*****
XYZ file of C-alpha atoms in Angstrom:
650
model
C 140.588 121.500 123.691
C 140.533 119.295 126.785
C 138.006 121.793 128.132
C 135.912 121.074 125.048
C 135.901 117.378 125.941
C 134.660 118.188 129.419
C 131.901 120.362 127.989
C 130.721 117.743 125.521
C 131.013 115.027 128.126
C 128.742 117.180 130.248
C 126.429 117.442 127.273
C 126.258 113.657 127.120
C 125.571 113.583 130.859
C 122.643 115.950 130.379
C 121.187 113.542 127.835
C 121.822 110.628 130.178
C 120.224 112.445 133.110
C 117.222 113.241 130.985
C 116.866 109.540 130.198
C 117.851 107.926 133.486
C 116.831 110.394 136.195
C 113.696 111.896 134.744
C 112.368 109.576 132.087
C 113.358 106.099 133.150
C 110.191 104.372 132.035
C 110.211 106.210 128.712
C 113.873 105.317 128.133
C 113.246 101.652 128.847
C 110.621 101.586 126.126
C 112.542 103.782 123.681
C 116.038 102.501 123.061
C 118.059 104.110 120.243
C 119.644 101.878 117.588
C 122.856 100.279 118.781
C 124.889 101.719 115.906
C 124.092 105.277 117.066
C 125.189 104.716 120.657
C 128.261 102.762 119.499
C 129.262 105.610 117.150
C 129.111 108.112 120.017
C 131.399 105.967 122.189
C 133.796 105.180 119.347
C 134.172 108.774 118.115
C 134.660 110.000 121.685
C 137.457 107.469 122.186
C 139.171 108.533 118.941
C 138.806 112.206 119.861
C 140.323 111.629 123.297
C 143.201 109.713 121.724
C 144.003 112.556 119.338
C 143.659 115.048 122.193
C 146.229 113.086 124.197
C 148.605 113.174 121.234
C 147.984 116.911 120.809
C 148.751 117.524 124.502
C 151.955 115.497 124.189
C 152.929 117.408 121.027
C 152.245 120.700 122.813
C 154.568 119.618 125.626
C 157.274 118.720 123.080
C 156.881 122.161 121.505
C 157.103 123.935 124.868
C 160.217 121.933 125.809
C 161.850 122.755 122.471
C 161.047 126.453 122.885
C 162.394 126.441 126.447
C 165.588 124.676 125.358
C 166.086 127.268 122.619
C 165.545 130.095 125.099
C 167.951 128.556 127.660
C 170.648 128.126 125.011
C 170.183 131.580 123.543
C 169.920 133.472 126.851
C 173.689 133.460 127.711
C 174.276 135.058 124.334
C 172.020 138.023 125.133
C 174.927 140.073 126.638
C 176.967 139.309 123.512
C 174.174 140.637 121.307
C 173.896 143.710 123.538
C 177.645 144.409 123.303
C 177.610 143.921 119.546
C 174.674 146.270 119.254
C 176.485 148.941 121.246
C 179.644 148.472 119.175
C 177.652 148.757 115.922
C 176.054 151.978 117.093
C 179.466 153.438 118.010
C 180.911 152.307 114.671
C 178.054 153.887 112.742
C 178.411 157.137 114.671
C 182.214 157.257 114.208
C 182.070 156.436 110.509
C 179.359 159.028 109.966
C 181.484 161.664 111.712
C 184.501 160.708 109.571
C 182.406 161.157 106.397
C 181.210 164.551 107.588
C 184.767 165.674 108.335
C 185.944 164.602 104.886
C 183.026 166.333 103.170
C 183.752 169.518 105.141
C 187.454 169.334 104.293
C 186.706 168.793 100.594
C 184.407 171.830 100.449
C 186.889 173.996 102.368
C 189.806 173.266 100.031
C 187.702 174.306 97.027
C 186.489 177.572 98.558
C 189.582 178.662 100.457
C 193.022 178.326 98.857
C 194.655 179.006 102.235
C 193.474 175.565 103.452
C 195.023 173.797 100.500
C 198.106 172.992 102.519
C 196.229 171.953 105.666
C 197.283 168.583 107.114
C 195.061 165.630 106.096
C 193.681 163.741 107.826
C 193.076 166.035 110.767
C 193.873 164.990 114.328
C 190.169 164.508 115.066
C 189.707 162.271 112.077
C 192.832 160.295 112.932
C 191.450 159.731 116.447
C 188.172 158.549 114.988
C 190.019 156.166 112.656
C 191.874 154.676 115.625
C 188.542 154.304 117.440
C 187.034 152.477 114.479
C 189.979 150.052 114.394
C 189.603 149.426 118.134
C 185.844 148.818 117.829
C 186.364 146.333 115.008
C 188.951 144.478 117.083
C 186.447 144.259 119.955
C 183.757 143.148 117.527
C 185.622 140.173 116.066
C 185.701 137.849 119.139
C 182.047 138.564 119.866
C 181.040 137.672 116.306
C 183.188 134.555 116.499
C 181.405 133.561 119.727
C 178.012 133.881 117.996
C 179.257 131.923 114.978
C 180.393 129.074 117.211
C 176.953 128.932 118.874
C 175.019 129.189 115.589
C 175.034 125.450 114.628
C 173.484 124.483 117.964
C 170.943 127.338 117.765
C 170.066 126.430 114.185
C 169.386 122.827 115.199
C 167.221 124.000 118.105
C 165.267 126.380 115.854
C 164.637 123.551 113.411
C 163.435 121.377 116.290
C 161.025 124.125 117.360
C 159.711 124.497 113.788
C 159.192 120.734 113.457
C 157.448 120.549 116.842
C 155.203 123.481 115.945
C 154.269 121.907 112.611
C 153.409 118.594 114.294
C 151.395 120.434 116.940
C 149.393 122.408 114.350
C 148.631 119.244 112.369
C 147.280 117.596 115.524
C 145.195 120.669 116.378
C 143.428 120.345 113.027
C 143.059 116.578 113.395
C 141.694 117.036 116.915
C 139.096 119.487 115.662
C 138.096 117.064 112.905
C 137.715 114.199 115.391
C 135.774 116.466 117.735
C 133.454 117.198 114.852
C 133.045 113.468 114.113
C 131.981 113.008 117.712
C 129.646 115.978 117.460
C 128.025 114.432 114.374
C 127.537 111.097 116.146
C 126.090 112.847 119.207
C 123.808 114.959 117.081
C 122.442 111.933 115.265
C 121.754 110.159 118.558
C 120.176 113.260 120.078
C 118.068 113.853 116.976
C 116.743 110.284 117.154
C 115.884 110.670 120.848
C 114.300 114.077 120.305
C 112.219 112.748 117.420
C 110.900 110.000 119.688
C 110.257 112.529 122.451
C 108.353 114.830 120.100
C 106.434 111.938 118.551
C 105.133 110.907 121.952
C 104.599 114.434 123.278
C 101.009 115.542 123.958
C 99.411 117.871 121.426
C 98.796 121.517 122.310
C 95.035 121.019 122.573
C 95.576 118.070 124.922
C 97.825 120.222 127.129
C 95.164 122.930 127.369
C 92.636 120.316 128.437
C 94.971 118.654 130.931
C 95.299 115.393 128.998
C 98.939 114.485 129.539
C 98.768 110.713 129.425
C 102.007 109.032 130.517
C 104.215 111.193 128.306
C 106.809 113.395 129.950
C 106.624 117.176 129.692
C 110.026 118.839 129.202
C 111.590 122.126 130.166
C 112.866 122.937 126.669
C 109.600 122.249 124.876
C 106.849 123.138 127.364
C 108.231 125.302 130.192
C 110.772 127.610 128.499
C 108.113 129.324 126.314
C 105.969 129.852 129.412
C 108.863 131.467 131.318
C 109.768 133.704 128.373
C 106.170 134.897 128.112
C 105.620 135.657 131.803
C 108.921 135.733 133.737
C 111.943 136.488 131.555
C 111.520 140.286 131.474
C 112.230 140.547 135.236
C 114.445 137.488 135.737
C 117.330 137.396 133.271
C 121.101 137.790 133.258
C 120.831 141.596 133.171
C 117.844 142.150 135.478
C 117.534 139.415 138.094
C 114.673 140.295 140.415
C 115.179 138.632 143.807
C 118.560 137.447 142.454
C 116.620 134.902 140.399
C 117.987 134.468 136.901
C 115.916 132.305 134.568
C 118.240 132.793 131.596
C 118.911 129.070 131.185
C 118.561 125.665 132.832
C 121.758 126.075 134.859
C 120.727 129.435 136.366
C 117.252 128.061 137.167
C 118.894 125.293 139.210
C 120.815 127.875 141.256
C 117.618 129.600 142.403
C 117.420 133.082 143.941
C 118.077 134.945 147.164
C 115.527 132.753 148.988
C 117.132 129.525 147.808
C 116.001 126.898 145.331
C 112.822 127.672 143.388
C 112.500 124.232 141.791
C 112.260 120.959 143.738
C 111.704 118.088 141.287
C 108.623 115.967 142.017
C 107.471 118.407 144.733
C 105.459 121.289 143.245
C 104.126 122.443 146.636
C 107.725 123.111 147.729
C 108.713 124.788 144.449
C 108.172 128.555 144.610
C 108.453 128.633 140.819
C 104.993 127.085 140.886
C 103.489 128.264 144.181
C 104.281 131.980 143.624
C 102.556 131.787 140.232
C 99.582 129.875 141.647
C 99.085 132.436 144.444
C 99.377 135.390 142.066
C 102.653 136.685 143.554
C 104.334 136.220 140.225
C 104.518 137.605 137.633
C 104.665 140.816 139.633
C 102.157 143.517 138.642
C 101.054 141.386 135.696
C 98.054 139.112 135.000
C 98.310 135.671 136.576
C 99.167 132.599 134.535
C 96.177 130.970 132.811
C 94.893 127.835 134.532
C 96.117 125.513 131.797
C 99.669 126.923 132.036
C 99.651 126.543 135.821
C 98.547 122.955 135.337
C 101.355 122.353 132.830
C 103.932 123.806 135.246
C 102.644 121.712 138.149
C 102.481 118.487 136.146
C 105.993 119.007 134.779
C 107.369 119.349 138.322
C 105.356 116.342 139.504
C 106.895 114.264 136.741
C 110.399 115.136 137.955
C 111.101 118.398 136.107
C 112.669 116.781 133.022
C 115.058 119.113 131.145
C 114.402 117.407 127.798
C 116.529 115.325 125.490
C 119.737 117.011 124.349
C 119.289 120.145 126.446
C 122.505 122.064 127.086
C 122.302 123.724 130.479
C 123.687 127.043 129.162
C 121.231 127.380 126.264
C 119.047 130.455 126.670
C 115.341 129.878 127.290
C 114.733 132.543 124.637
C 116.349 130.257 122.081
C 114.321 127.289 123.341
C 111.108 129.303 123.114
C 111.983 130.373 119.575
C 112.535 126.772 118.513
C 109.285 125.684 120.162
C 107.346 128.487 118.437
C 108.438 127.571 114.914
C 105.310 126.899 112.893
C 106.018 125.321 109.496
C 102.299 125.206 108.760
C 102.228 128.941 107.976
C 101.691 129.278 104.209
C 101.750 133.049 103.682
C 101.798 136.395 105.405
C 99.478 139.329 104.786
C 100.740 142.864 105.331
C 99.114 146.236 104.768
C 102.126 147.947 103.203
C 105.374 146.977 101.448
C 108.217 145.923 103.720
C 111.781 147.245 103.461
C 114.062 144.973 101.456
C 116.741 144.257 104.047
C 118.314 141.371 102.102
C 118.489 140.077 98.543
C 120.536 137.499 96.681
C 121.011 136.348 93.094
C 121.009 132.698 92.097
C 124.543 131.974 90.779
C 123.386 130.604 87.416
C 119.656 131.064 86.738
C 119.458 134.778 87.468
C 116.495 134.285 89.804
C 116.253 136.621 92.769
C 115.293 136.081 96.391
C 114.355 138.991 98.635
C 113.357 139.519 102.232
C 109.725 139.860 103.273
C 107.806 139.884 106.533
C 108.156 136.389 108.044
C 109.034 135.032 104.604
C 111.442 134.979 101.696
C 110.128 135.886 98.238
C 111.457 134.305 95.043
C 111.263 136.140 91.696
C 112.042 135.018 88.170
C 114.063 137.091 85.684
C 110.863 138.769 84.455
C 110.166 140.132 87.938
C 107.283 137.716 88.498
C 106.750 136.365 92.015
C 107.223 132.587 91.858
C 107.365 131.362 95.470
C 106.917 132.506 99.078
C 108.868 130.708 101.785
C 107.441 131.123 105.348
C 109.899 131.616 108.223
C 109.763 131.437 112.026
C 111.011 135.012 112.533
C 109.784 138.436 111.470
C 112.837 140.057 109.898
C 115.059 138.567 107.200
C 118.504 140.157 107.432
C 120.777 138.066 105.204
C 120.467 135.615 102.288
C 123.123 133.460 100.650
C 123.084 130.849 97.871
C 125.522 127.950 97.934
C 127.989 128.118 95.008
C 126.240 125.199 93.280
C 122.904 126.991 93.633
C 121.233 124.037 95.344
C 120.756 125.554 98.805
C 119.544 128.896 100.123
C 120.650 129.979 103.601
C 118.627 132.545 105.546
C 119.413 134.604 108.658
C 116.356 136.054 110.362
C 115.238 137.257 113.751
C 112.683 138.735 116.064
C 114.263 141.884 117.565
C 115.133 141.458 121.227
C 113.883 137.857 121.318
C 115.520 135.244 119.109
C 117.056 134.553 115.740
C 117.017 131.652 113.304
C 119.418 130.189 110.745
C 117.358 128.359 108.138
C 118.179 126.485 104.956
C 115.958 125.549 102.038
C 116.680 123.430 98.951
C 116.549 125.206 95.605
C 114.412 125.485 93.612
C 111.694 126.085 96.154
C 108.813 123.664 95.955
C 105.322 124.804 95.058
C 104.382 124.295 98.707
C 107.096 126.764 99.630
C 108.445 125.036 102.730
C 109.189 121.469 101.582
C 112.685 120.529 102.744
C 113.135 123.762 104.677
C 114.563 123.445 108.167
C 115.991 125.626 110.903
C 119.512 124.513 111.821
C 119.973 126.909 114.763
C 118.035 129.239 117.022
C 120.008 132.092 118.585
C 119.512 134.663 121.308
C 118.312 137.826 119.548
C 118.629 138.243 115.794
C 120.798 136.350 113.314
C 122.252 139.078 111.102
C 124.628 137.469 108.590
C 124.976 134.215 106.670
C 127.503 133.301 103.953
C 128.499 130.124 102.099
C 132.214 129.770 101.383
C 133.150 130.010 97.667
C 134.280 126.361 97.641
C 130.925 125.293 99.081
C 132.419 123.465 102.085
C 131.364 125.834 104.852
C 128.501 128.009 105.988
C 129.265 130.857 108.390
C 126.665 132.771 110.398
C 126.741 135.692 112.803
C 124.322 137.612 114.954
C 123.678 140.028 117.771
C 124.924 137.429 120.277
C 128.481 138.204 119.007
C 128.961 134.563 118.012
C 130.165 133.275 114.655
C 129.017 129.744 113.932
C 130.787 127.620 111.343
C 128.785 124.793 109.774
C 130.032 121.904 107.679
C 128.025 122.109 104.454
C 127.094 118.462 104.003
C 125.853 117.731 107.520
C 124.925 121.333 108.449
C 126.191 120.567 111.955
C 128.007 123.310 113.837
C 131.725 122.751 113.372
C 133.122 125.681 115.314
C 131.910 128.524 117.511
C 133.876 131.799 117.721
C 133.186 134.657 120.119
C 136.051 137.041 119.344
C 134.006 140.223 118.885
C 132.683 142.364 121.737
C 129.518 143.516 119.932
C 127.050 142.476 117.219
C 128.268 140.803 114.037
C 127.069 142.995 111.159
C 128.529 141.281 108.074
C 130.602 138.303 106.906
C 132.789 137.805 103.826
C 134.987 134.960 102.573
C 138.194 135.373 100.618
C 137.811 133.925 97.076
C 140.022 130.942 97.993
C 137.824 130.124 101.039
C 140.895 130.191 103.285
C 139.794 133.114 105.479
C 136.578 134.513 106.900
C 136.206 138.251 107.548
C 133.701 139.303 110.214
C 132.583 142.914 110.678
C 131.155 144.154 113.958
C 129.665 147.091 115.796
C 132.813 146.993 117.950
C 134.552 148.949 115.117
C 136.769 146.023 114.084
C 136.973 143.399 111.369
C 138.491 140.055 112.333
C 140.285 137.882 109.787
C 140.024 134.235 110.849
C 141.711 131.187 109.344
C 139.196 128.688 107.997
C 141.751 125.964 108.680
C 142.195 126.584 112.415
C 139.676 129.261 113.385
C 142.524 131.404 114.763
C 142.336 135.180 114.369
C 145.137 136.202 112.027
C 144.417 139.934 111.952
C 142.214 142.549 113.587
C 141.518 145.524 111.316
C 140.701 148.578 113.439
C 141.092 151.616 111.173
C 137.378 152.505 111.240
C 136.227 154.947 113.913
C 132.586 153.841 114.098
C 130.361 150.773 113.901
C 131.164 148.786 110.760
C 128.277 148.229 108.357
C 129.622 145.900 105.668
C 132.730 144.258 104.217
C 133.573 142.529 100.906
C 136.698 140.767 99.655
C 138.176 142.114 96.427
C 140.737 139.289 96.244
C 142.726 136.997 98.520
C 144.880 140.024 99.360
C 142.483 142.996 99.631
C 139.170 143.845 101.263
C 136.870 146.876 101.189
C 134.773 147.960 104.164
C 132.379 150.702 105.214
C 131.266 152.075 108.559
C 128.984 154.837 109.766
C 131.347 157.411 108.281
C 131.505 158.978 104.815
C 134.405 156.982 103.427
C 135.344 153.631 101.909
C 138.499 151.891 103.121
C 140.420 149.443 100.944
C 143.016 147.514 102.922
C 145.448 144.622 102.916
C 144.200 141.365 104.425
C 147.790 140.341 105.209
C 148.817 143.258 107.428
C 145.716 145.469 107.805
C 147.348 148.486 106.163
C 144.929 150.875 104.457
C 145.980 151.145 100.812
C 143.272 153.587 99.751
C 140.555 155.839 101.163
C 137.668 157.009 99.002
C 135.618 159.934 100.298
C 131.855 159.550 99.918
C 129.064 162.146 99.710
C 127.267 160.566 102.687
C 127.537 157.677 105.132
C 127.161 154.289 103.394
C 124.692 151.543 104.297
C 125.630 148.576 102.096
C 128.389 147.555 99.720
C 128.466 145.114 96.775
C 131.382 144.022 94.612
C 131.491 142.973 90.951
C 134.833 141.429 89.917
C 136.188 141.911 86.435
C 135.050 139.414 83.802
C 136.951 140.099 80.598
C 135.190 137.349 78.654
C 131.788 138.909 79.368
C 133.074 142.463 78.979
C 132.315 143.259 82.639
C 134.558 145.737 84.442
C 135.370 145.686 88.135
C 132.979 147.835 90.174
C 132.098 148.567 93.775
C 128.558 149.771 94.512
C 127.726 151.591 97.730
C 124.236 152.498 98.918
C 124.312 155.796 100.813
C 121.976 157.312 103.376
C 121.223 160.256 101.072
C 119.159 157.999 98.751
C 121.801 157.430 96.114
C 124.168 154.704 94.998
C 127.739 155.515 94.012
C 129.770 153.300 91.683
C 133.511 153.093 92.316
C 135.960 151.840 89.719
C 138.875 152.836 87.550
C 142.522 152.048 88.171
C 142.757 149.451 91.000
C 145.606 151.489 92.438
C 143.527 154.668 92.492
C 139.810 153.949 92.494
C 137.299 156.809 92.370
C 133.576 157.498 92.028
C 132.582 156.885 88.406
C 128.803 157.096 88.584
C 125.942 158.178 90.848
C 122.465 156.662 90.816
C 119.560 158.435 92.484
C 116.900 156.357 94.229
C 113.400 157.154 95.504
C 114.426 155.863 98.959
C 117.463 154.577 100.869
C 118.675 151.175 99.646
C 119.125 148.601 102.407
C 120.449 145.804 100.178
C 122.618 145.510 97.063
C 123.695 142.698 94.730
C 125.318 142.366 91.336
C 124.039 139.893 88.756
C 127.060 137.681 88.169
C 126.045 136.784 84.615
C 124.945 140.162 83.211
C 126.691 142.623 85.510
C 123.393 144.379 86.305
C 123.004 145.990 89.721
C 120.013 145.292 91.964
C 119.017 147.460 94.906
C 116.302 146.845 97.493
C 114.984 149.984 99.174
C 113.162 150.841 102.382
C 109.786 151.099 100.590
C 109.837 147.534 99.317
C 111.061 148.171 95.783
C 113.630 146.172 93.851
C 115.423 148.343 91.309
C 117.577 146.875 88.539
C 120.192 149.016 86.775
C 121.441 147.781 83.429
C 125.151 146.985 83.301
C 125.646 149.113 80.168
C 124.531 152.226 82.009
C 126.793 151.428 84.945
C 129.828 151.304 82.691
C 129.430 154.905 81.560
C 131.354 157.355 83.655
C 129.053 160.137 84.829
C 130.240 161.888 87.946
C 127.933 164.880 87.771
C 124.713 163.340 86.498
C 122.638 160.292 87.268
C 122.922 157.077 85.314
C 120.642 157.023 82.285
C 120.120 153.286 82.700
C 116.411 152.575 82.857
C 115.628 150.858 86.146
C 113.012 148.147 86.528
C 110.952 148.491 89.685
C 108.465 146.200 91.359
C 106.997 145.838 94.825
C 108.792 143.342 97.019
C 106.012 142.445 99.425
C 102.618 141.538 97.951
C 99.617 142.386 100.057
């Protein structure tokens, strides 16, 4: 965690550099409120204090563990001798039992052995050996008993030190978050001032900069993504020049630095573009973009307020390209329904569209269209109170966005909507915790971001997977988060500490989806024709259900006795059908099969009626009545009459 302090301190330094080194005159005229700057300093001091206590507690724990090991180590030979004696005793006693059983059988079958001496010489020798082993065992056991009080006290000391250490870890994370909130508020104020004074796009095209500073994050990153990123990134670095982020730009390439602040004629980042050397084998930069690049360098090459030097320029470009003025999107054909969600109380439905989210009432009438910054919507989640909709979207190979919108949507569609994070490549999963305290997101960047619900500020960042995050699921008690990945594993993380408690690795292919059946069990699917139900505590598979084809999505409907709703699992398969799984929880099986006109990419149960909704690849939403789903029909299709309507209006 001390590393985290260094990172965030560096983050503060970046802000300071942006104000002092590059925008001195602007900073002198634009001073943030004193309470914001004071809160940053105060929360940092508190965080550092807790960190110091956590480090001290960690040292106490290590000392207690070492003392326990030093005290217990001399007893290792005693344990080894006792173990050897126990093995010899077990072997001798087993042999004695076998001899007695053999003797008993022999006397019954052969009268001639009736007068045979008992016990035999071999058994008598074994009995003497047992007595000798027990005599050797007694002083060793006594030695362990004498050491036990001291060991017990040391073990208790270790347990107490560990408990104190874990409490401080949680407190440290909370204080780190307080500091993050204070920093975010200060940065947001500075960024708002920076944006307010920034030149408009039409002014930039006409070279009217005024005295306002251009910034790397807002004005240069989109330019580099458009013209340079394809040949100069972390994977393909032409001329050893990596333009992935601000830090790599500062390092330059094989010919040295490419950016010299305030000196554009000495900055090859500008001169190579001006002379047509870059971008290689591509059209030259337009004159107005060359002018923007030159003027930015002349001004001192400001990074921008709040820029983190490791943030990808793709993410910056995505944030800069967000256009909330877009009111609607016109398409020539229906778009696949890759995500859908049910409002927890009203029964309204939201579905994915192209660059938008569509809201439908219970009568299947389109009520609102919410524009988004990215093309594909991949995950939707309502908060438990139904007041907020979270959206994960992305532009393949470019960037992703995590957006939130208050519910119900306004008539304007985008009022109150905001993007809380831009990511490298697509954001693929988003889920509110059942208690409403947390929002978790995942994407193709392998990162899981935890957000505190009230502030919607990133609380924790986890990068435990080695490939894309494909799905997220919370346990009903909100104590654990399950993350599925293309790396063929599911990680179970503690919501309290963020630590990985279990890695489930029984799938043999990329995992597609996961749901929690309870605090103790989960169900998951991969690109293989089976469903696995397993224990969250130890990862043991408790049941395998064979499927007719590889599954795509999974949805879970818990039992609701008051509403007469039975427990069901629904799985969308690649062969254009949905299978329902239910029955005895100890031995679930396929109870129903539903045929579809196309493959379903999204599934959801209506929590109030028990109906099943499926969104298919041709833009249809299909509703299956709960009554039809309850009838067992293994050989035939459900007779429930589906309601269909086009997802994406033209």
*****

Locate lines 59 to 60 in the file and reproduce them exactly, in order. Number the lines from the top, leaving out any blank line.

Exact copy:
C 151.955 115.497 124.189
C 152.929 117.408 121.027